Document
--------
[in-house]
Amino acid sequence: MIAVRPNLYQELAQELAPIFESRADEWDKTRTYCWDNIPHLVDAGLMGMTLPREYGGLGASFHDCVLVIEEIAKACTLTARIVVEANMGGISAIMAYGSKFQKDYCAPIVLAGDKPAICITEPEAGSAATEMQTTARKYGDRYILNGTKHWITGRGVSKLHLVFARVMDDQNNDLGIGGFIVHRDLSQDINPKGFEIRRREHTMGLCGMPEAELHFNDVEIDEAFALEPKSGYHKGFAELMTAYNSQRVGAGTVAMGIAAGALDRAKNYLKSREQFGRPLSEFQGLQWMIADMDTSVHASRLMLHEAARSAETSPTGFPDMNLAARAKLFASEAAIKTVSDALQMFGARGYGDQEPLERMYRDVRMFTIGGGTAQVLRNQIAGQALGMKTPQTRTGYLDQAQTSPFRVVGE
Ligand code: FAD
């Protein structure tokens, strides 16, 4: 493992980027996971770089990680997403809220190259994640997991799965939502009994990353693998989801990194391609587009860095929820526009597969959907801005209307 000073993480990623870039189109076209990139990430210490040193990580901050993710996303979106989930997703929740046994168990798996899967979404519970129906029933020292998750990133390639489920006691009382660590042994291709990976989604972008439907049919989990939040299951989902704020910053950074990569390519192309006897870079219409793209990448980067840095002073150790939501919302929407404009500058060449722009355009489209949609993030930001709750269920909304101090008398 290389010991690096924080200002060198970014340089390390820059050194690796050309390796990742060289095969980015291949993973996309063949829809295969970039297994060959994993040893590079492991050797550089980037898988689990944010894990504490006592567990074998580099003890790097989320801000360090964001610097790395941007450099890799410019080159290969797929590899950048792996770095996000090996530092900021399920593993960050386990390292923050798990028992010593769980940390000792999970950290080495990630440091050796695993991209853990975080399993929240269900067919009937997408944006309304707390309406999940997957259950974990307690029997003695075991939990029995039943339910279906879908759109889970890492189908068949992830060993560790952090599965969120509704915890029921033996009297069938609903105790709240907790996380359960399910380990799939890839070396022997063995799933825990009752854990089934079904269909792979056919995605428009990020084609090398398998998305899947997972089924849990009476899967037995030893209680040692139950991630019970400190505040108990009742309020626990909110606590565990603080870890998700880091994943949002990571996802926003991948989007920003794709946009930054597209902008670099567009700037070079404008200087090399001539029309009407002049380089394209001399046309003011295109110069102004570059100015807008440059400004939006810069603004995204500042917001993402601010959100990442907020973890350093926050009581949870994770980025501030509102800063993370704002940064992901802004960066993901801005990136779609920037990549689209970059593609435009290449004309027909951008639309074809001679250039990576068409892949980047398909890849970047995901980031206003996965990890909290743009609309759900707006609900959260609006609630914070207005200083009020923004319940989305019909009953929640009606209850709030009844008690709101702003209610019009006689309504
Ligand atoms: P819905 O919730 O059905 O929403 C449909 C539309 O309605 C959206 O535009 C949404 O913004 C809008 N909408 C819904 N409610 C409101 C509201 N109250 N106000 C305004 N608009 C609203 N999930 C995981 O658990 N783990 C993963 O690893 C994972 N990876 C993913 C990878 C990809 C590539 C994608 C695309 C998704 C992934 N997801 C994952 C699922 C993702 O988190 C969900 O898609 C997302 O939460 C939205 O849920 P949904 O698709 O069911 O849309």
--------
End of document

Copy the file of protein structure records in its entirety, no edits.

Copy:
[in-house]
Amino acid sequence: MIAVRPNLYQELAQELAPIFESRADEWDKTRTYCWDNIPHLVDAGLMGMTLPREYGGLGASFHDCVLVIEEIAKACTLTARIVVEANMGGISAIMAYGSKFQKDYCAPIVLAGDKPAICITEPEAGSAATEMQTTARKYGDRYILNGTKHWITGRGVSKLHLVFARVMDDQNNDLGIGGFIVHRDLSQDINPKGFEIRRREHTMGLCGMPEAELHFNDVEIDEAFALEPKSGYHKGFAELMTAYNSQRVGAGTVAMGIAAGALDRAKNYLKSREQFGRPLSEFQGLQWMIADMDTSVHASRLMLHEAARSAETSPTGFPDMNLAARAKLFASEAAIKTVSDALQMFGARGYGDQEPLERMYRDVRMFTIGGGTAQVLRNQIAGQALGMKTPQTRTGYLDQAQTSPFRVVGE
Ligand code: FAD
């Protein structure tokens, strides 16, 4: 493992980027996971770089990680997403809220190259994640997991799965939502009994990353693998989801990194391609587009860095929820526009597969959907801005209307 000073993480990623870039189109076209990139990430210490040193990580901050993710996303979106989930997703929740046994168990798996899967979404519970129906029933020292998750990133390639489920006691009382660590042994291709990976989604972008439907049919989990939040299951989902704020910053950074990569390519192309006897870079219409793209990448980067840095002073150790939501919302929407404009500058060449722009355009489209949609993030930001709750269920909304101090008398 290389010991690096924080200002060198970014340089390390820059050194690796050309390796990742060289095969980015291949993973996309063949829809295969970039297994060959994993040893590079492991050797550089980037898988689990944010894990504490006592567990074998580099003890790097989320801000360090964001610097790395941007450099890799410019080159290969797929590899950048792996770095996000090996530092900021399920593993960050386990390292923050798990028992010593769980940390000792999970950290080495990630440091050796695993991209853990975080399993929240269900067919009937997408944006309304707390309406999940997957259950974990307690029997003695075991939990029995039943339910279906879908759109889970890492189908068949992830060993560790952090599965969120509704915890029921033996009297069938609903105790709240907790996380359960399910380990799939890839070396022997063995799933825990009752854990089934079904269909792979056919995605428009990020084609090398398998998305899947997972089924849990009476899967037995030893209680040692139950991630019970400190505040108990009742309020626990909110606590565990603080870890998700880091994943949002990571996802926003991948989007920003794709946009930054597209902008670099567009700037070079404008200087090399001539029309009407002049380089394209001399046309003011295109110069102004570059100015807008440059400004939006810069603004995204500042917001993402601010959100990442907020973890350093926050009581949870994770980025501030509102800063993370704002940064992901802004960066993901801005990136779609920037990549689209970059593609435009290449004309027909951008639309074809001679250039990576068409892949980047398909890849970047995901980031206003996965990890909290743009609309759900707006609900959260609006609630914070207005200083009020923004319940989305019909009953929640009606209850709030009844008690709101702003209610019009006689309504
Ligand atoms: P819905 O919730 O059905 O929403 C449909 C539309 O309605 C959206 O535009 C949404 O913004 C809008 N909408 C819904 N409610 C409101 C509201 N109250 N106000 C305004 N608009 C609203 N999930 C995981 O658990 N783990 C993963 O690893 C994972 N990876 C993913 C990878 C990809 C590539 C994608 C695309 C998704 C992934 N997801 C994952 C699922 C993702 O988190 C969900 O898609 C997302 O939460 C939205 O849920 P949904 O698709 O069911 O849309």